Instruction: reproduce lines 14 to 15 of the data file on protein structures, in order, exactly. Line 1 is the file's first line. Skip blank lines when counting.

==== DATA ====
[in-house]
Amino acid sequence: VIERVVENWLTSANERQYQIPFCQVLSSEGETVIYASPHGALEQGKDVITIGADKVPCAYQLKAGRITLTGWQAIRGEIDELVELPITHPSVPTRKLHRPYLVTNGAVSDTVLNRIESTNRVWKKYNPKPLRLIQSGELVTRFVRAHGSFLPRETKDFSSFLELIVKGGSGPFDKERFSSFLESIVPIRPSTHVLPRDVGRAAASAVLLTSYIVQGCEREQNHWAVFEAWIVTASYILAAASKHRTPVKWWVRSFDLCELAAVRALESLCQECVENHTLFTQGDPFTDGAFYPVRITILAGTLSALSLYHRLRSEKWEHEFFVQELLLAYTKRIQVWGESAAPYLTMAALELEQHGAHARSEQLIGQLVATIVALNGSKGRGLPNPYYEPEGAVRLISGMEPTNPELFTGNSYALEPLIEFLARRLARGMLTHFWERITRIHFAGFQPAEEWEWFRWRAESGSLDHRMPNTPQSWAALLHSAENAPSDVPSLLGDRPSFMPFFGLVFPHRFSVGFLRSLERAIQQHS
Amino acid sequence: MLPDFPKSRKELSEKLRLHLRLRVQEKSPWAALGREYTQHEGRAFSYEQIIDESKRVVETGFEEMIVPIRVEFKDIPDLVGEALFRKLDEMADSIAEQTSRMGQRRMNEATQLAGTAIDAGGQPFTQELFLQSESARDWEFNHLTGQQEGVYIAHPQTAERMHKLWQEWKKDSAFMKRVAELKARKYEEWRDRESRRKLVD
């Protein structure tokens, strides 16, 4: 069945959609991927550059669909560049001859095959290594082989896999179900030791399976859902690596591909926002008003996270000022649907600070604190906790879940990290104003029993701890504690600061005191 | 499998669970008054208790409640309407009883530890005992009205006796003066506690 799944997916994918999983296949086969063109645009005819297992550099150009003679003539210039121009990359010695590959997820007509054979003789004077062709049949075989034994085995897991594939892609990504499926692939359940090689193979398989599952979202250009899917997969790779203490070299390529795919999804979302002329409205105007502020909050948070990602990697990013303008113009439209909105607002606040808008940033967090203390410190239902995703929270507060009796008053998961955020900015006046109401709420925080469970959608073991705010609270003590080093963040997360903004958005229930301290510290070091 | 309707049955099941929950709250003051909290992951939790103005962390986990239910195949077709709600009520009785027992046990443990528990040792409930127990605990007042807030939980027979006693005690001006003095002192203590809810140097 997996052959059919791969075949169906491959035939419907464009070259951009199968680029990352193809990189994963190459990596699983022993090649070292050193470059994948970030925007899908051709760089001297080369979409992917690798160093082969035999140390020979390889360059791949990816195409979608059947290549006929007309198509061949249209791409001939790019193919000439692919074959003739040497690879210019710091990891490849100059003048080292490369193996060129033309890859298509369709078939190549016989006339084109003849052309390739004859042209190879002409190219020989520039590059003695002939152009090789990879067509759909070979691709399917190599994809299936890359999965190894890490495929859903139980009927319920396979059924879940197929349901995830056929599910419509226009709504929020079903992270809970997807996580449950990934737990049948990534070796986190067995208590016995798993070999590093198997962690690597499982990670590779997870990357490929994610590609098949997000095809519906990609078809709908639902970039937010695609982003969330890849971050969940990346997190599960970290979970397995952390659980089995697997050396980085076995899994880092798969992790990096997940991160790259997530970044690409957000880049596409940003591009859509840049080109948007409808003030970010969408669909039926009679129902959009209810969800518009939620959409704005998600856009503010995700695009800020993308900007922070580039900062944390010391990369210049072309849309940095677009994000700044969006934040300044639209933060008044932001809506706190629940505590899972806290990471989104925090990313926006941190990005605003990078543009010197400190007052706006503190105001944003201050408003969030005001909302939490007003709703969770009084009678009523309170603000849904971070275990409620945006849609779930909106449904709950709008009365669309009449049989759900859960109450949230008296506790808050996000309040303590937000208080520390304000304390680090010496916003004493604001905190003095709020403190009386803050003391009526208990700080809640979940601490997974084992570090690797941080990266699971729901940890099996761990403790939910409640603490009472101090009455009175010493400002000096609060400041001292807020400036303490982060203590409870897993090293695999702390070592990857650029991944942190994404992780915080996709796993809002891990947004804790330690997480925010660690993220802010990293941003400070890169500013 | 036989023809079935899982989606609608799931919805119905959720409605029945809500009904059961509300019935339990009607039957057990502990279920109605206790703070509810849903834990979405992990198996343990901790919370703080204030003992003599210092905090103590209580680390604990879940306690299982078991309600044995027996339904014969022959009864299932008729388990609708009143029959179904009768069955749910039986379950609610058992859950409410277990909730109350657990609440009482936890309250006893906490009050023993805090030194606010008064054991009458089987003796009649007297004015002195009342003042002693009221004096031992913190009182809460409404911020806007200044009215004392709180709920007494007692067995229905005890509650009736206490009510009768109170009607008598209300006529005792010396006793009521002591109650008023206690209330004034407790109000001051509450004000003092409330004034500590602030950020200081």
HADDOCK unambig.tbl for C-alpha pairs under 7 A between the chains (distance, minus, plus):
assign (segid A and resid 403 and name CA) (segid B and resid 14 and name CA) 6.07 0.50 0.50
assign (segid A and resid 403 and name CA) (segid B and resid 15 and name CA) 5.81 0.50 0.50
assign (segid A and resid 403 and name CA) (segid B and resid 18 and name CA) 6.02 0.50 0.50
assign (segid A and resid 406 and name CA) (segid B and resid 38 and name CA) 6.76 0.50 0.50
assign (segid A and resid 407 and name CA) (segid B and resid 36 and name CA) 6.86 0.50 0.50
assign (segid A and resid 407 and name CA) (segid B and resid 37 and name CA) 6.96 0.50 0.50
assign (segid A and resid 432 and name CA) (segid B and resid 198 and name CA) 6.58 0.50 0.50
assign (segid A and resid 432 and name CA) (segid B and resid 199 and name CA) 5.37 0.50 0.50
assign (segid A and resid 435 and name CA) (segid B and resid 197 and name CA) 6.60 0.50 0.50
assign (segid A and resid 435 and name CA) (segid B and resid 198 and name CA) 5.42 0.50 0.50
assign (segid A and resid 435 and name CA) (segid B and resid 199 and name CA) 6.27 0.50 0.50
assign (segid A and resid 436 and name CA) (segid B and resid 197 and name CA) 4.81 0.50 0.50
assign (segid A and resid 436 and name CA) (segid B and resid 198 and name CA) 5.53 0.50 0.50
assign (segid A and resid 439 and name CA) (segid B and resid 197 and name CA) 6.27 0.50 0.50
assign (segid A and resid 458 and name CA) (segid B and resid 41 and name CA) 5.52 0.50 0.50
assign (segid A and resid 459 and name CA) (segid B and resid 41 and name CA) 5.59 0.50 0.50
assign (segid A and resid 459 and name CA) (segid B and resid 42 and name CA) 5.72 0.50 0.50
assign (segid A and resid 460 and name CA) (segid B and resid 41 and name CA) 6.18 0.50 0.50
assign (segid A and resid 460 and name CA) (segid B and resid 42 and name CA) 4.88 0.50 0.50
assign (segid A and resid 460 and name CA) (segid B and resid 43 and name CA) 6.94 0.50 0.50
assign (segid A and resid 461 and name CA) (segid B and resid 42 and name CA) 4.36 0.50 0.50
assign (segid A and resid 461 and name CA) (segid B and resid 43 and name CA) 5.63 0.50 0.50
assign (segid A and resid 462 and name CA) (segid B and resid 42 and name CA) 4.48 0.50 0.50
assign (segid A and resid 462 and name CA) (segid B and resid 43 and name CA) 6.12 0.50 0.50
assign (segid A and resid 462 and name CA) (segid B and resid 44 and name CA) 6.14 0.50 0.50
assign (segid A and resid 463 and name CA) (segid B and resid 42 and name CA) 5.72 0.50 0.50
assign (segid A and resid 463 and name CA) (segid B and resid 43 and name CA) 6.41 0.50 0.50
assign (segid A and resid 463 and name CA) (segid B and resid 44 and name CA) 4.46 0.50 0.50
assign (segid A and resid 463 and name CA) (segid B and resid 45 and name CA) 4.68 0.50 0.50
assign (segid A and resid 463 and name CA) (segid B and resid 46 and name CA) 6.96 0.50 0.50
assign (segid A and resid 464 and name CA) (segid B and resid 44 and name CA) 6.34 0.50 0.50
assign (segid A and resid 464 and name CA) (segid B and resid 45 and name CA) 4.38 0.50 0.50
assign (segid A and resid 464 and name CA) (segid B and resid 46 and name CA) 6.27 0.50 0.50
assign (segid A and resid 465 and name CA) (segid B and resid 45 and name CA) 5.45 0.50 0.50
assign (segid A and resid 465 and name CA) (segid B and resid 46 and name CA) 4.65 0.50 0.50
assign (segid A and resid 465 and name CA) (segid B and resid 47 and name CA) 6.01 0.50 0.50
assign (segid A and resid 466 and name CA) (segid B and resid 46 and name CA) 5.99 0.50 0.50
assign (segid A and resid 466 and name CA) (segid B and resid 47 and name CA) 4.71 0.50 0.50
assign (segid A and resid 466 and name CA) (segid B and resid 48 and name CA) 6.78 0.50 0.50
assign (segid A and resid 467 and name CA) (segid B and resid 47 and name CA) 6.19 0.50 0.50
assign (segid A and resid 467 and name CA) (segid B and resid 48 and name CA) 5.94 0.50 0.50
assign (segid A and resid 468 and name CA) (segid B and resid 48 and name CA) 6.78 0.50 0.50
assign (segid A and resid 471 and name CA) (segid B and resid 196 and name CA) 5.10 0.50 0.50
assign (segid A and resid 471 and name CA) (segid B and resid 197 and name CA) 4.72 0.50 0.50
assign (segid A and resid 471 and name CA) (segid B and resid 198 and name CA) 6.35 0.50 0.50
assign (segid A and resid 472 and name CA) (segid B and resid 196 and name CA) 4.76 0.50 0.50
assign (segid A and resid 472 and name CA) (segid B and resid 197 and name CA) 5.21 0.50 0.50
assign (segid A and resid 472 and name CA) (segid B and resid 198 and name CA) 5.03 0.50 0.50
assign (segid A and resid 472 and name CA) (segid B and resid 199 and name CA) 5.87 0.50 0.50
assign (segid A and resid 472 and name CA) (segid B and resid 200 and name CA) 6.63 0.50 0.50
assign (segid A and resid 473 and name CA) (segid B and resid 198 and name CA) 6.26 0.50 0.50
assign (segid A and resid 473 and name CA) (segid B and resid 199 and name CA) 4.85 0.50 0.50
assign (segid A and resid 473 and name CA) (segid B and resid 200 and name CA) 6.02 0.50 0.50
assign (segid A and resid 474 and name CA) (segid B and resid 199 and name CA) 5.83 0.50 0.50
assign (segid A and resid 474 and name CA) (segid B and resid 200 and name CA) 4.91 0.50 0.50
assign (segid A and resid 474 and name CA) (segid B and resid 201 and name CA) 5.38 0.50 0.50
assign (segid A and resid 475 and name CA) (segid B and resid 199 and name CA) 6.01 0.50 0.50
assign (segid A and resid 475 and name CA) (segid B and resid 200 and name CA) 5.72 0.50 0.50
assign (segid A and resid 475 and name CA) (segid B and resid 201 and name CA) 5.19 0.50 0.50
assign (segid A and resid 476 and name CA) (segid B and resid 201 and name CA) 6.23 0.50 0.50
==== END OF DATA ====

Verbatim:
assign (segid A and resid 435 and name CA) (segid B and resid 197 and name CA) 6.60 0.50 0.50
assign (segid A and resid 435 and name CA) (segid B and resid 198 and name CA) 5.42 0.50 0.50